Owners jab away at tough split decision Haves, have-nots seek common ground

August 13, 1993|By Milton Kent | Milton Kent,Staff Writer

KOHLER, Wis. -- Grim-faced men in suits passed through the doors of the Ellison Bay room of the American Club here yesterday with steely determination to come up with a workable revenue-sharing plan in plenty of time to see their baseball teams play this weekend.

But as the second day's marathon meetings continued, representatives of the 28 major-league teams were no closer to settling their differences than the day before.

However, Milwaukee Brewers owner Bud Selig, head of the ruling Executive Council, sounded an optimistic note that the matters dividing the two groups of owners could be settled before midnight CDT.

"There's a lot of caucusing going on," said Selig, the de facto commissioner. "Hopefully, before the night's over, we'll have something to talk about."

Talks toward instituting a plan to pool revenues among the clubs, while also introducing a program to cap player salaries, droned on toward a possible third day in this town, 50 miles north of Milwaukee.

The sticking point between a group of 18 teams and a group of 10 was over the concept of sharing revenue among clubs, much like the NFL and NBA do.

After 16 hours of talks Wednesday and early yesterday that stalled along the same issue, the sides reconvened at 8:30 a.m. yesterday, and were still talking at midnight.

When discussions first ended yesterday morning, a group of 10 teams, from larger or more financially secure markets, mulled over a proposal from a collection of 18 smaller market teams. Through the day, however, proposals and counterproposals were rushed between the two meeting rooms.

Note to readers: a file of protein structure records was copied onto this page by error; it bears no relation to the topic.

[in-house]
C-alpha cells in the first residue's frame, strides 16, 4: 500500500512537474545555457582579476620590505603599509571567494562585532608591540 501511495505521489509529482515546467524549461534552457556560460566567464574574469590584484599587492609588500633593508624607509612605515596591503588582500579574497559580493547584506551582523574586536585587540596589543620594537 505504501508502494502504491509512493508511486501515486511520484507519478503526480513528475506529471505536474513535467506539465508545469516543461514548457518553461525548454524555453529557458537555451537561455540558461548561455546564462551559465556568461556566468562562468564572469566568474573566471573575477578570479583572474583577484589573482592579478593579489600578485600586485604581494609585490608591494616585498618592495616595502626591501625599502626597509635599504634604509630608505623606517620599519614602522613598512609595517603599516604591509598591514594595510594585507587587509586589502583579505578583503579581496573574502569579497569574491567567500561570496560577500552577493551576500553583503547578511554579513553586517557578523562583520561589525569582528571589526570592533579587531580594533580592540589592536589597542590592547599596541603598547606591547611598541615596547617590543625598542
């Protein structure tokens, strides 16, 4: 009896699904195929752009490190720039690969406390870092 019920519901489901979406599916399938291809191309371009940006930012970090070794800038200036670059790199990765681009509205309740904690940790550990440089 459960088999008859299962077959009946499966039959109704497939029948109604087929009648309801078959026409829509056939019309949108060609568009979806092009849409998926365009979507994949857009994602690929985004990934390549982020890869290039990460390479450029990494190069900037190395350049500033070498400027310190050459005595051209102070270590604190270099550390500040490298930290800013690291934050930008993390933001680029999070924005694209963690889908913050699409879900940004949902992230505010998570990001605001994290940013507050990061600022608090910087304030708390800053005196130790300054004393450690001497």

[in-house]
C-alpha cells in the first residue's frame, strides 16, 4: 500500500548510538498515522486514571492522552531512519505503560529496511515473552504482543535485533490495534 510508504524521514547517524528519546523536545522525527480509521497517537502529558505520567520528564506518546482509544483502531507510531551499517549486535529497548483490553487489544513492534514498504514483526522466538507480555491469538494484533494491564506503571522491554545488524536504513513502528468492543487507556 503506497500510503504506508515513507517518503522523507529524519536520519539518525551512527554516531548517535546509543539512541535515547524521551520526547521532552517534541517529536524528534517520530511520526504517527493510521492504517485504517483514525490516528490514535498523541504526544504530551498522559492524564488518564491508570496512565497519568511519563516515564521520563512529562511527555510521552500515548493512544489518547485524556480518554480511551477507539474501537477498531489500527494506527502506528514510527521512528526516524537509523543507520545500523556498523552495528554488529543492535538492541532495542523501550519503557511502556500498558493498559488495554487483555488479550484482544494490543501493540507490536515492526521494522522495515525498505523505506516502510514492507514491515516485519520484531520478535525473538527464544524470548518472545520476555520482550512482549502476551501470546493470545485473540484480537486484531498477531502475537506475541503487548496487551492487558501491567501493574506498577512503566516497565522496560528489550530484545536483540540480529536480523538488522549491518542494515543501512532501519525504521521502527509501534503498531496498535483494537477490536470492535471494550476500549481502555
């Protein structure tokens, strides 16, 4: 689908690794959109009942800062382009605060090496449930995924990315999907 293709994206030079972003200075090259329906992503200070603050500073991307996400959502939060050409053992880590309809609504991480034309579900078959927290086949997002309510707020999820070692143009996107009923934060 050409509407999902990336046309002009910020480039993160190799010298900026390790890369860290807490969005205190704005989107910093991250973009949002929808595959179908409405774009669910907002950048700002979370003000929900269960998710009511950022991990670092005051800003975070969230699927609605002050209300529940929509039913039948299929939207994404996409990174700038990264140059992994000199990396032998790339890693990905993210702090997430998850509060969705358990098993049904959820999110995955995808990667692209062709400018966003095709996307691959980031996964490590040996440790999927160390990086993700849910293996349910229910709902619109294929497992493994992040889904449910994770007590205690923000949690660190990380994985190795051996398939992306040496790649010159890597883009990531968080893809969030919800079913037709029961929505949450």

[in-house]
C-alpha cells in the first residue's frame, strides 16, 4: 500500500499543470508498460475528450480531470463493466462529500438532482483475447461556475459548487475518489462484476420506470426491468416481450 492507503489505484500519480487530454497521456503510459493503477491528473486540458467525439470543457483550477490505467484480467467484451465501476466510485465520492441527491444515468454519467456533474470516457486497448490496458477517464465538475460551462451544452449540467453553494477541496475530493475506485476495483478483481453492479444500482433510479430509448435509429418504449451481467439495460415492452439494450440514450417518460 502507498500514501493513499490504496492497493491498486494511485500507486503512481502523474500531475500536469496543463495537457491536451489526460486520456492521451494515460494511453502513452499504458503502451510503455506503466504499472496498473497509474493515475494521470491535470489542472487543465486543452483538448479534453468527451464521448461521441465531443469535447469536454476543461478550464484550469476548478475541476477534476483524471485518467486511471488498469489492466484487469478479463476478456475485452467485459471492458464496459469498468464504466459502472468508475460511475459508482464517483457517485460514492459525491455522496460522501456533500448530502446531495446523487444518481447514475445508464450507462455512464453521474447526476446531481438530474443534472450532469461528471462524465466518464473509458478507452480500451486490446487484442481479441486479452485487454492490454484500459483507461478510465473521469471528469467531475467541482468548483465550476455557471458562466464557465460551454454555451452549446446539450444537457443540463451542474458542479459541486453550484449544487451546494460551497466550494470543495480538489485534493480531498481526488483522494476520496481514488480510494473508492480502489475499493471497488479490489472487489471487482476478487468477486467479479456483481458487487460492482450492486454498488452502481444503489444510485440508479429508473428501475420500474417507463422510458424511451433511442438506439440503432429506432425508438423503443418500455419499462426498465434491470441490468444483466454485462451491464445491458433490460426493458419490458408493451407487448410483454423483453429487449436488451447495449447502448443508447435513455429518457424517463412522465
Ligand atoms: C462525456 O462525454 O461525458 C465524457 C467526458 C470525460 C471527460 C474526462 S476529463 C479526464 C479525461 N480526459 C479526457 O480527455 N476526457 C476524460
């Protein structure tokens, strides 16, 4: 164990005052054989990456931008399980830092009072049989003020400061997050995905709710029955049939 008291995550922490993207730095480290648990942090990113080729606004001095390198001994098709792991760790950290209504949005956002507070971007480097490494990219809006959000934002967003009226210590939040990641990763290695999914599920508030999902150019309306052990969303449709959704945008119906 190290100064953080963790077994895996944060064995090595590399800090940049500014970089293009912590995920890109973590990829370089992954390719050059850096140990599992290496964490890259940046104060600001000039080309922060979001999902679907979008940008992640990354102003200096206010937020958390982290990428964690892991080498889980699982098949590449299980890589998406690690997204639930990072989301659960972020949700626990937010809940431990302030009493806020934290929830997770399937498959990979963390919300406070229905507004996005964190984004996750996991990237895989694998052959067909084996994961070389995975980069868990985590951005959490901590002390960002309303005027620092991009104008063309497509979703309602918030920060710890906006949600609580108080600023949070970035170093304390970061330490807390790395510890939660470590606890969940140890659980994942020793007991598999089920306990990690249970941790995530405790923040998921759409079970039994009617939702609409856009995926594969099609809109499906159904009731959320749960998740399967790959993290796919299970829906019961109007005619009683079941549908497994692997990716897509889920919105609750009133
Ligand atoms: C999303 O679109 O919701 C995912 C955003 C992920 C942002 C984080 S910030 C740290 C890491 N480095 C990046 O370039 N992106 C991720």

The focus of attention was centered on the Ellison Bay room, where representatives from the Orioles and nine other teams -- Toronto, Boston, the New York Mets and Yankees, Colorado, Florida, Los Angeles, Texas and St. Louis -- held fast in their opposition to revenue sharing.

They remained cloistered in the room, having catered meals brought in.

The California Angels were thought to be wavering between the two sides, and the opposition 10 struggled mightily to keep three members from leaving, because a revenue-sharing plan required 21 positive votes to pass.

"If we don't have nine or 10 or 11 guys on our side when we go to a vote, we're going to have a stalemate and we'll lose the antitrust exemption," one owner was heard yelling.

The teams were reacting to a plan proposed by Richard Ravitch, chief of the Player Relations Committee, management's bargaining arm with the players association.

The initial plan reportedly included five points, with one of them proposing a salary cap, where the players would receive 45 percent of gross revenues.

Ravitch and Selig were periodically summoned to the Ellison Bay room to hear new proposals and then carry them back across the street to the Carriage House.

Orioles president Larry Lucchino appeared to emerge as a central figure in the talks, presenting proposals and counterproposals to the smaller teams, or smoothing ruffled feathers.

For instance, Lucchino was seen talking to Chicago White Sox owner Jerry Reinsdorf, who left the Ellison Bay room fuming and yelling, "You think this is good for me? You think this is good for the White Sox?"

One owner said to Lucchino during a brief break, "I gave [Orioles owner] Eli [Jacobs] a progress report. He asked me, 'How's Larry doing?' I said, 'He's in command.' "

It had been presumed that the principal bone of contention among the owners was over the revenue-sharing plan, but Yankees owner George Steinbrenner was overheard questioning management's commitment to a salary cap.

"How many of us really want a salary cap? Four or five of us? Let's deal with that first," Steinbrenner said.

The players association is considering a Sept. 6 walkout to force the owners to the negotiating table. The institution of a salary cap by the owners almost certainly would send the players to the picket line.

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